Community groups in New Orleans came together today to demand rent control and affordable housing. From New Orleans, Mayaba Liebenthal has the story.

Members of community organizations brought a petition signed by over 10,000 New Orleanians nationwide to the New Orleans City Council today. The petition demands rent control – or at least a subsidy for renters. Renters made up 60% of the pre-Katrina population, but since the levee breech and massive flooding of August 2005, the price of “rent in New Orleans has dramatically increased”. Malcolm Suber is from the People’s Hurricane Relief Fund: (sound). Although the city is experiencing a major housing shortage, entire public housing projects that largely survived the storm remain off limits. Renters have not received any compensation from the Louisiana Recovery Authority as they are not homeowners. For FSRN, this is Mayaba Liebenthal.

House Democrats Move Closer to Passing Timeline for Troop Withdrawal (4:00)
House Democrats cleared their first hurdle on passing a timeline for a troop withdrawal from Iraq. All but one Democrat supported the proposal at the committee level, advancing the measure to the House floor. But as Washington Editor Leigh Ann Caldwell reports, emotions were high inside and outside of the committee room.

Republicans Push Against No Child Left Behind (2:30)
Senate and House GOP lawmakers are introducing a bill to change No Child Left Behind, giving states more power to decide how funding is used. The National Education Association says it’s just another attempt to privatize public schools in the United States. Nan McCurdy has more from the Capitol.

Immigrant Rights Advocates Protest Recent Raids and Call for Mayday Boycott (1:50)
Hundreds of people demonstrated in front of the Immigration and Customs Enforcement Agency (ICE) in Washington last night, protesting the recent increase in immigration raids around the nation, and demanding just and humanitarian immigration reform. Meanwhile, this afternoon, representatives from immigrant rights groups officially announced a Mayday economic boycott. Javier Rodriguez of the March 25 Coalition was on of the speakers at the national Press Club in Washington DC. This year’s coalition, The National May 1st Movement for Workers and Immigrant Rights, also called for an end to immigrant raids and deportations.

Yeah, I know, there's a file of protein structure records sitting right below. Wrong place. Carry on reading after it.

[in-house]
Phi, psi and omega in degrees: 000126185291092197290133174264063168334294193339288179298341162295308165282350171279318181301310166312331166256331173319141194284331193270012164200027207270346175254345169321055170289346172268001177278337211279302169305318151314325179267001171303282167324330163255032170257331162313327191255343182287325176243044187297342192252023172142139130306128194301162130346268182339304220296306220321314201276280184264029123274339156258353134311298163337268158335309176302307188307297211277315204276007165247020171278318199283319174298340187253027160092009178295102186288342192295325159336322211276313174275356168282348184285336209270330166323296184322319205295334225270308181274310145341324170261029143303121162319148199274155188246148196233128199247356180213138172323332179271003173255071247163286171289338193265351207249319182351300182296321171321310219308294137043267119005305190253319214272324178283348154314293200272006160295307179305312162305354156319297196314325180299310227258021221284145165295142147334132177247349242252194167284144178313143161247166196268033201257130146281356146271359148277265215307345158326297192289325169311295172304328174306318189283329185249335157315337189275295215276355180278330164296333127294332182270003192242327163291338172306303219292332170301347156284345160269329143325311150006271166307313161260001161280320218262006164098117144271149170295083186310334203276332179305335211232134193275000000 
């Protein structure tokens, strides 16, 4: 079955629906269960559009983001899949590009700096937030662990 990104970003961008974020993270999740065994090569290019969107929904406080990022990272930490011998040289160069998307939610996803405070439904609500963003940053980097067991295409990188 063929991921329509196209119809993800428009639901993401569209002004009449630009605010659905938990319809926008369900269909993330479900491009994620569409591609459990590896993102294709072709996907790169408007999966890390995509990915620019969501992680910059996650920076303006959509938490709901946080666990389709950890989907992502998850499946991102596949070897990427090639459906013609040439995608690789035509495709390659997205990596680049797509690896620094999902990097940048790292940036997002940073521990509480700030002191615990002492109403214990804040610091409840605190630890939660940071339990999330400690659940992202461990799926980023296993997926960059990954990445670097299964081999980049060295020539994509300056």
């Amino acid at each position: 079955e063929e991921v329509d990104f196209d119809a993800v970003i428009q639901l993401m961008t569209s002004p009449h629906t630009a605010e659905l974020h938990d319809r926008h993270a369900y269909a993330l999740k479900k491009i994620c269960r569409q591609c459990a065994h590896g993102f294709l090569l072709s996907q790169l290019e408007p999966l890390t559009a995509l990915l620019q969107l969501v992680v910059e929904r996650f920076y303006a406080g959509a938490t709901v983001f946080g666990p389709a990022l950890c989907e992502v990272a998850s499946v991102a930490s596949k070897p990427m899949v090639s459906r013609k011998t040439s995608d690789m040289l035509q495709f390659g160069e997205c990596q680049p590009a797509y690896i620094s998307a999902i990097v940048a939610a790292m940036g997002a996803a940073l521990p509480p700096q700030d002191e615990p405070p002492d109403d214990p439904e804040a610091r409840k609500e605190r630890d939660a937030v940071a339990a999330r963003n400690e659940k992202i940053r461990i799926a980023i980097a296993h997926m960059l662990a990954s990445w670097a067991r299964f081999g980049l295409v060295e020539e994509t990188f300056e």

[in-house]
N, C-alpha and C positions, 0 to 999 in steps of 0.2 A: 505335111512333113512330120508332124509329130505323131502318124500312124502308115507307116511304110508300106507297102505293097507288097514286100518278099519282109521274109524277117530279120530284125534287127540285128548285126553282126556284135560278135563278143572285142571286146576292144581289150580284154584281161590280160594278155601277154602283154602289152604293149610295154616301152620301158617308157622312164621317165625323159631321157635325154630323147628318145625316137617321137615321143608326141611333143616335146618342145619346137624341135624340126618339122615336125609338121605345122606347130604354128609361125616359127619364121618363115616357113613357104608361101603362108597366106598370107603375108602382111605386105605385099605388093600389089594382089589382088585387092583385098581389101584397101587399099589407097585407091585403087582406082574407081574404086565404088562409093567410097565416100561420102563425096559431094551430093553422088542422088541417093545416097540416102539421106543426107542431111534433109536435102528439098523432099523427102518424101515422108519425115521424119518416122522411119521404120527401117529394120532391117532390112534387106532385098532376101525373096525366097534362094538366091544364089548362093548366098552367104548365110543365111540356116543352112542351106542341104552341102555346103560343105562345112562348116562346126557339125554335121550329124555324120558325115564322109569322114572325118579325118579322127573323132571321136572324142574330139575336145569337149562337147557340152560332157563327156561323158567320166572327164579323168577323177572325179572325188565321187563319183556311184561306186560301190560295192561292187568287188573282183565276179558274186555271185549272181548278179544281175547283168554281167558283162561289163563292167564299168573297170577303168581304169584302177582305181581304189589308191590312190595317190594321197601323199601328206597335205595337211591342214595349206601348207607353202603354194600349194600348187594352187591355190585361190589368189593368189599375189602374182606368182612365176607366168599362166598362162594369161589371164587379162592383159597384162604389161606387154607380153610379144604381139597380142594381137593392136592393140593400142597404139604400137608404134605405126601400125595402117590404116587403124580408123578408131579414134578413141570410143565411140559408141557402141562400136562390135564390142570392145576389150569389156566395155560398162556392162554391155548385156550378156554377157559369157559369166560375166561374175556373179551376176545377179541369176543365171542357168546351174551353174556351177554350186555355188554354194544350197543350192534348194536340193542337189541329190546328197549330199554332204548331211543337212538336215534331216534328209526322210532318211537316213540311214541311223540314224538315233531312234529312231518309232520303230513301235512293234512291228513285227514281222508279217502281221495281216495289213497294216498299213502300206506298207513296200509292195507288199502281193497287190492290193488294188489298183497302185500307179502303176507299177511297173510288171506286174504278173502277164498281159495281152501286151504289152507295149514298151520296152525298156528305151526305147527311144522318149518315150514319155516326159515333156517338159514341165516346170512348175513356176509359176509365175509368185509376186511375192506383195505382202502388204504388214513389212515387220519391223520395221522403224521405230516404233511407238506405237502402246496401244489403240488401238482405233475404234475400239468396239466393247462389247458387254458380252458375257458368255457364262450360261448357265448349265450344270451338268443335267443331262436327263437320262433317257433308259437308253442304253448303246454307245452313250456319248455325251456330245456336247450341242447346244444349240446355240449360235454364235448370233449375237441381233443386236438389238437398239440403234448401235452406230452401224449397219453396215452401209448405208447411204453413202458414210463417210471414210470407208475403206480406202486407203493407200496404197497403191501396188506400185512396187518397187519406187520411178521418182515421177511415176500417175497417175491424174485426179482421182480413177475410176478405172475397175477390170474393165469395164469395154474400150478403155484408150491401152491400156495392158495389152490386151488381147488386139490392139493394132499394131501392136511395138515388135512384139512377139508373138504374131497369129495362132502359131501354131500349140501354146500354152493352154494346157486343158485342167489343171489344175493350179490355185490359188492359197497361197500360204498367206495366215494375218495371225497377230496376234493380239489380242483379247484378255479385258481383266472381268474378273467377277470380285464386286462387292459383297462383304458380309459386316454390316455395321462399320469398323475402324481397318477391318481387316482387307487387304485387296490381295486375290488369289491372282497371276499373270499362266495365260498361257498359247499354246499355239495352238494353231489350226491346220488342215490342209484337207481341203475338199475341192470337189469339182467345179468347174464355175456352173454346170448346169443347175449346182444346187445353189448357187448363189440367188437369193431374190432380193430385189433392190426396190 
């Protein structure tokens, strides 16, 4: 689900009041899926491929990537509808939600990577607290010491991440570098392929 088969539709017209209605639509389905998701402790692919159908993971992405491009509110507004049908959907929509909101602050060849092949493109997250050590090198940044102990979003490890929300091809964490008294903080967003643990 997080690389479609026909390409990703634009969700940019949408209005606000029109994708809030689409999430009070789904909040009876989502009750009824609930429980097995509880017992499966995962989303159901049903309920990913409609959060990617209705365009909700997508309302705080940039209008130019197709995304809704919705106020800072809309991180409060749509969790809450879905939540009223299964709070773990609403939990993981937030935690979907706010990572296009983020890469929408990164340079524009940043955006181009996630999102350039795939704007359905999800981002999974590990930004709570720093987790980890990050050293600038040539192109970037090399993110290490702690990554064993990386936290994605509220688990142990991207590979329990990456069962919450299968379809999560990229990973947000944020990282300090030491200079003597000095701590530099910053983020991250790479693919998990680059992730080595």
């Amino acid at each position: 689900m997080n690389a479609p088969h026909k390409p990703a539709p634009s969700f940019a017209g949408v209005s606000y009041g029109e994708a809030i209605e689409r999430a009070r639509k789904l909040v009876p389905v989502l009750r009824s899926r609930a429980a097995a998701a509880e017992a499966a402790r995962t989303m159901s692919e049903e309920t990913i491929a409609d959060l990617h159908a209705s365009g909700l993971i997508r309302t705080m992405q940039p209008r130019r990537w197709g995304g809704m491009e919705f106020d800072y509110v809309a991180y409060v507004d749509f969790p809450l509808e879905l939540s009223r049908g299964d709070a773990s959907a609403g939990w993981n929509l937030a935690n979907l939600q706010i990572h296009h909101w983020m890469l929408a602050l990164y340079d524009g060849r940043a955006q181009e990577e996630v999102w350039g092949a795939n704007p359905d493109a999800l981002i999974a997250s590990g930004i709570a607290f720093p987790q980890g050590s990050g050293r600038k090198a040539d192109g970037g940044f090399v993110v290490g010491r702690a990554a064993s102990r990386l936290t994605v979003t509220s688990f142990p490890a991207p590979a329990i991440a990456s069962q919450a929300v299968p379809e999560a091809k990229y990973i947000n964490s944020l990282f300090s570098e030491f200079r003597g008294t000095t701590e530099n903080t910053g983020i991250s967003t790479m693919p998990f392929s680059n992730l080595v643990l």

Fallout from New Bedford Raids Continues (4:20)
The fallout from the massive ICE raid last week in New Bedford, Massachusetts continues, after agents rounded up some 350 textile workers, mostly women, leaving their children stranded. Community organizers are aiding effected families, and pressuring the government to stop the raids. Chuck Rosina has more from Boston.

Thousands of Shipyard Workers Continue Their Strike In Southern Mississippi(3:40)
Thousands of shipyard workers in Southern Mississippi began their second week of a strike for better pay today. Christian Roselund spoke with striking workers on the picket line, who say that they are not able to keep pace with post-Katrina cost of living increases.

Residents in Southern Spain Say Construction is Out of Control(4:30)
In Forbes Magazines recent listing of the world’s newest millionaires, 10 of this year’s names were people from Spain. 9 of those 10 are involved in Spain’s booming construction and real estate market. But several years of tremendous success for a few wealthy individuals has had devastating economic and environmental effects, and there’s a growing movement in the south of the country to try and stop the out of control, and sometimes illegal, construction frenzy. From Granada, Andrew Stelzer has the story.